Johnny's Gold Brick 
One of the city’s most reliable destinations for a well-made cocktail, Johnny’s operates on two levels. Keep it simple by ordering one of the bar’s $8 classic cocktails (the menu is painted on the wall) or a craft beer. Those feeling a little more adventurous should check out the monthly specials, where the bartenders express their creativity with complex concoctions. They cost a little more than $8, but they’re always worth trying.

With its brass overhang and comfortable booths, Alba Huerta’s Southern-inspired cocktail bar has a romantic quality that sets it apart from other establishments. Whether sipping on its namesake cocktail or a house original like the Cherry Bounce Sour, the drinks are always balanced and flavorful. The tidy food menu offers satisfying bites that are as eclectic and thoughtful as the drinks.

Lei Low 
Even as more tiki-inspired bars open in Houston, no establishment does a better job of transporting its patrons to a tropical paradise than this Heights institution. Beyond the kitschy decor, drinkers will find a full selection of classic tiki cocktails that are enhanced with a wide array of housemade syrups and infusions, and groups will enjoy the large format cocktails served in ornate punch bowls. Rums fans will find plenty to explore on the back bar. 

Light Years 
This natural wine bar has become a favorite of Houston’s beverage professionals since it opened in 2018. Whether picking a glass of pet nat to sip on the patio or grabbing a bottle to-go, the well-priced selection of wines from around the world always offers interesting choices. Located in a converted house, the bar offers a mix of seating options — as well as a comfortable patio — that make it an appealing date night destination.

Miss Carousel 
If nothing else, this EaDo bar’s stylish room full of mid-century modern furniture serves as proof of one essential truth — Julia and Morgan Weber have excellent taste. Morgan Weber, and the bar’s staff, have excellent taste in drinks, too, as evidenced by the lengthy cocktail menu that can cover just about any craving. Sharing a building with Indianola means the bar gets access to the restaurant’s extensive wine list and snacks from the kitchen, or people can satisfy their hunger with a slice delivered from Vinny’s.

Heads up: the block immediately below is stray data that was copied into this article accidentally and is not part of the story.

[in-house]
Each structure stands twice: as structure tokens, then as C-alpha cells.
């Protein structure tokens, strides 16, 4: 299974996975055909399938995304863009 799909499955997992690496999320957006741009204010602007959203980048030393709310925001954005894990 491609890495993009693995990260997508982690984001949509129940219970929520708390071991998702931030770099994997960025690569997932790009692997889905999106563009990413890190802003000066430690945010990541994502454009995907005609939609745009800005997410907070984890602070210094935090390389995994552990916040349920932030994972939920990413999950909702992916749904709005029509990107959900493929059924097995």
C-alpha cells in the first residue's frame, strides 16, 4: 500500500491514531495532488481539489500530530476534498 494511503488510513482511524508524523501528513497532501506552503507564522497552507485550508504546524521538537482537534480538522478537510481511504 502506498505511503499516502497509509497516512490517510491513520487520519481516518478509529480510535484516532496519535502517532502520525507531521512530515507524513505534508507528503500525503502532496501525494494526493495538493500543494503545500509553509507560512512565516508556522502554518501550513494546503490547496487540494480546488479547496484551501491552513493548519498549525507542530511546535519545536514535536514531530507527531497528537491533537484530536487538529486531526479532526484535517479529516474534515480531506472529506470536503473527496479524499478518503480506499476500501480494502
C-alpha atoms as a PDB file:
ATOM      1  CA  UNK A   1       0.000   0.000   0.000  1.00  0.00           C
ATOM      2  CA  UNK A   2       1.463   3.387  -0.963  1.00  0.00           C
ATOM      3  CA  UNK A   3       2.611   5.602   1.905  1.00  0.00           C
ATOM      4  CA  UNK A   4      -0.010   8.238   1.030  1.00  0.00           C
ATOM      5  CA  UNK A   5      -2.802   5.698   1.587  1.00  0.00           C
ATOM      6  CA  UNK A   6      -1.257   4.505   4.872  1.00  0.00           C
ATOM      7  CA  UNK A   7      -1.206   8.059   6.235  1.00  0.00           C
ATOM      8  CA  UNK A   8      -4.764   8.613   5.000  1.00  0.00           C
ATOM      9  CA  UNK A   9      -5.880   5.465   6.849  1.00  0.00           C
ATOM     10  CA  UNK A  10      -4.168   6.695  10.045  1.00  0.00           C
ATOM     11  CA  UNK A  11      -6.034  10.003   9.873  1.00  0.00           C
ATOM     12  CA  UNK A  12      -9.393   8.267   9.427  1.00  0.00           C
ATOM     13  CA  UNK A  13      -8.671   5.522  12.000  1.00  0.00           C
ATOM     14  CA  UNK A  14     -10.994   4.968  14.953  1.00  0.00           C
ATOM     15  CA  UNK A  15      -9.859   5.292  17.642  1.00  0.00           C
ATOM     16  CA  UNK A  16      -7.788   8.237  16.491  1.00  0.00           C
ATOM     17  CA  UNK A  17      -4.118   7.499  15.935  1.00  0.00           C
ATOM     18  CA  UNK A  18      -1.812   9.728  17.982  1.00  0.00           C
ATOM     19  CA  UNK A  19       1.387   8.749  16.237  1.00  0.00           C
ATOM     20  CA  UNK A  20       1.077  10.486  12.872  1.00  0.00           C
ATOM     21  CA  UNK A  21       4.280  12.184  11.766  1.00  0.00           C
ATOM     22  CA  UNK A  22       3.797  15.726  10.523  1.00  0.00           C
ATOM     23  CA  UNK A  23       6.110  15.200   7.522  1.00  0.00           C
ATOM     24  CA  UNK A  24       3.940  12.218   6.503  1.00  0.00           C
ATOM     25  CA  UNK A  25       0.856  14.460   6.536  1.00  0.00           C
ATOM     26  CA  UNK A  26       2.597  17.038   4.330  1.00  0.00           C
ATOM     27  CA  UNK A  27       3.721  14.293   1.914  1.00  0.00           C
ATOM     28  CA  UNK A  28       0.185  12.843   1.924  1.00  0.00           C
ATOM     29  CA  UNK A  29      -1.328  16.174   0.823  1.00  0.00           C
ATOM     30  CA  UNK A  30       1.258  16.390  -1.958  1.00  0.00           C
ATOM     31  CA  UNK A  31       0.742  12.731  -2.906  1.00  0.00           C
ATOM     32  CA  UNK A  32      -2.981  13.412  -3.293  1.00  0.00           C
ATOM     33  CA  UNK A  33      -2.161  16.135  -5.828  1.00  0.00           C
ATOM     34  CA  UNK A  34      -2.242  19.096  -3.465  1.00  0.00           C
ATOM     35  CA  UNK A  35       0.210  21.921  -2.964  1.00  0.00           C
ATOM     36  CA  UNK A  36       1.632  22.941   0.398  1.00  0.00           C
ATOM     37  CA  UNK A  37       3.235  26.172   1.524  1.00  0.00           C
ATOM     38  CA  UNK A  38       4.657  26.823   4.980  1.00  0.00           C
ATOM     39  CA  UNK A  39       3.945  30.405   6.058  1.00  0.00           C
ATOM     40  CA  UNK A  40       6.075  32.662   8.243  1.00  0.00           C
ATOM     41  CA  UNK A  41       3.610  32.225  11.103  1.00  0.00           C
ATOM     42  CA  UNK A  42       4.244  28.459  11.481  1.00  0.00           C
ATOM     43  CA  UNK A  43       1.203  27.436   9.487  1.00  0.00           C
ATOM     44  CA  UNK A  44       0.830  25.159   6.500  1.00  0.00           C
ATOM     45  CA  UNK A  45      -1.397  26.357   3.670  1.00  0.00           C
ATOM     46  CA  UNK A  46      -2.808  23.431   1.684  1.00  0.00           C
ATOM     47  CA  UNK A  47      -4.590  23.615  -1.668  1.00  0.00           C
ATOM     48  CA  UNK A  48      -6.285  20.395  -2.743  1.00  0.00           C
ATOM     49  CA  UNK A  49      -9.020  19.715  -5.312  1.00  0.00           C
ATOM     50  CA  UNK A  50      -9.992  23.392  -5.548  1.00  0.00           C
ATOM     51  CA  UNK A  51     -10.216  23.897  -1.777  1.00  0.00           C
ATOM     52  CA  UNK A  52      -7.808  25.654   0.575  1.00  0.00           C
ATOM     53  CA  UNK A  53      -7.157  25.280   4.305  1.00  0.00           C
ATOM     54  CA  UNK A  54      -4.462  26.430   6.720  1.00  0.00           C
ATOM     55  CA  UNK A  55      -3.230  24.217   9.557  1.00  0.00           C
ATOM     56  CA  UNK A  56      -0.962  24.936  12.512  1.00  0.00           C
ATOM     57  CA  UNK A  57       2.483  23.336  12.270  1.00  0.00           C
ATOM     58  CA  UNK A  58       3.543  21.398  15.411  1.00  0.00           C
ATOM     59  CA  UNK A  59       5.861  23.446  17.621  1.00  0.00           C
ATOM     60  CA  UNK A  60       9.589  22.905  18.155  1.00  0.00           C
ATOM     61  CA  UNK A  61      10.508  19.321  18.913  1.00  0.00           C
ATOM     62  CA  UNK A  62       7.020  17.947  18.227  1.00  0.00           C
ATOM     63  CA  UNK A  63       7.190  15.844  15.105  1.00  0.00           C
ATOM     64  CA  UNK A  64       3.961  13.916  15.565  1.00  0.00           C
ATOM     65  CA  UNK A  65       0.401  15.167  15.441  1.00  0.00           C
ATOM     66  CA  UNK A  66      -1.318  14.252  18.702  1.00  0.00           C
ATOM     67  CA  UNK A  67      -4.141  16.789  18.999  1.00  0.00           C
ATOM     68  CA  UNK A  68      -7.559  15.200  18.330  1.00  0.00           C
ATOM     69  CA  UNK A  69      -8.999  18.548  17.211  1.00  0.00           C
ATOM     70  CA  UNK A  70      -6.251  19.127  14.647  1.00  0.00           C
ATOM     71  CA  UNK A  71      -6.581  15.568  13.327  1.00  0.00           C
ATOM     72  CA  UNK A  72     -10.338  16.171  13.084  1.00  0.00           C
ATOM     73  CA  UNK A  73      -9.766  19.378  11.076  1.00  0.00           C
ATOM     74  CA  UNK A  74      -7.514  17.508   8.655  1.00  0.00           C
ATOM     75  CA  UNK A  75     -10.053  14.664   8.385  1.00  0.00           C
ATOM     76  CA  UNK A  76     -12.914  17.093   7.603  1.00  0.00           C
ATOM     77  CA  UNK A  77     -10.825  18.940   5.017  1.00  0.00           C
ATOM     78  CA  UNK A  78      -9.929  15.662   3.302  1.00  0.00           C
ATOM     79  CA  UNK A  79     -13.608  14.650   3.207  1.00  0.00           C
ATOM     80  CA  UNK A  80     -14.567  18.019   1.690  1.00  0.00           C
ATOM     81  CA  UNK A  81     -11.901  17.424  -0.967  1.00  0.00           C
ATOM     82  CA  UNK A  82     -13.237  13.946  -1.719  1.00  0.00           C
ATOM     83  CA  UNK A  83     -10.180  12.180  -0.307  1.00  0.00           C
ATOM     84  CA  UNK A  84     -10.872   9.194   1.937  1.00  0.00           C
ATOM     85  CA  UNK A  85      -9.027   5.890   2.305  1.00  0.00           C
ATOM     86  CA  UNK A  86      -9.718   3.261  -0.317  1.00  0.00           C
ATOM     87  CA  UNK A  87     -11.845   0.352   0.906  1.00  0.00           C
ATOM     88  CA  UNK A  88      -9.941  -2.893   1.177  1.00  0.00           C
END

Monkey's Tail 
If you build it, they will come. The phrase doesn’t only apply to baseball diamonds in Iowa cornfields but also to bars along the rail line in north Houston. Since it opened last summer, Monkey’s Tail has been an undeniable hit to its winning combination of tasty cocktails and approachable food. Where else can one get a beer, a shot, and a slice of pizza (or burger or hot dog) for just $8? The “No Pas Ta Cabron” — a cocktail served in a clear, plastic pouch — has been both an Instagram and taste sensation.

Penny Quarter 
This wine bar and all-day cafe serves as a fitting companion to Anvil. In the morning and afternoon, Penny Quarter hosts a who’s who of Houston’s wine community that take advantage of the generous happy hour (half-off wines by-the-glass from 2-5 pm) as well as the nutritious, vegetarian-friendly menu created by co-owner Justin Yu and chef de cuisine Natasha Douglas. At night, patrons share charcuterie plates while exploring Justin Vann’s wine list and lounging in the second-story balcony.

Poison Girl 
Casual, unpretentious, and welcoming, the Montrose institution works equally well for bourbon connoisseurs who want to dive deep into the bar’s extensive selection as it does for people who want to drink beer while playing pinball. Poison Girl has been around long enough to last through at least two waves of people complaining about how much Montrose has changed for the worse, but its combination of strong drinks, reasonable prices, and a Kool-Aid Man has a timeless appeal that’s essentially universal.

The Toasted Coconut 
As with its sister concept Nobie’s, this tiki-inspired concept doesn’t take itself too seriously, but it does take its food and drinks seriously. That means well-balanced, flavorful drinks from bartenders Sarah Troxell and Peter Jahnke combined with a tropical-inspired menu of appealing bites from chef Martin Stayer. More than the butter chicken dumplings or rum forward drinks, the service — delivered by a staff who truly seem happy to be working there — make every visit to The Toasted Coconut a pleasant experience.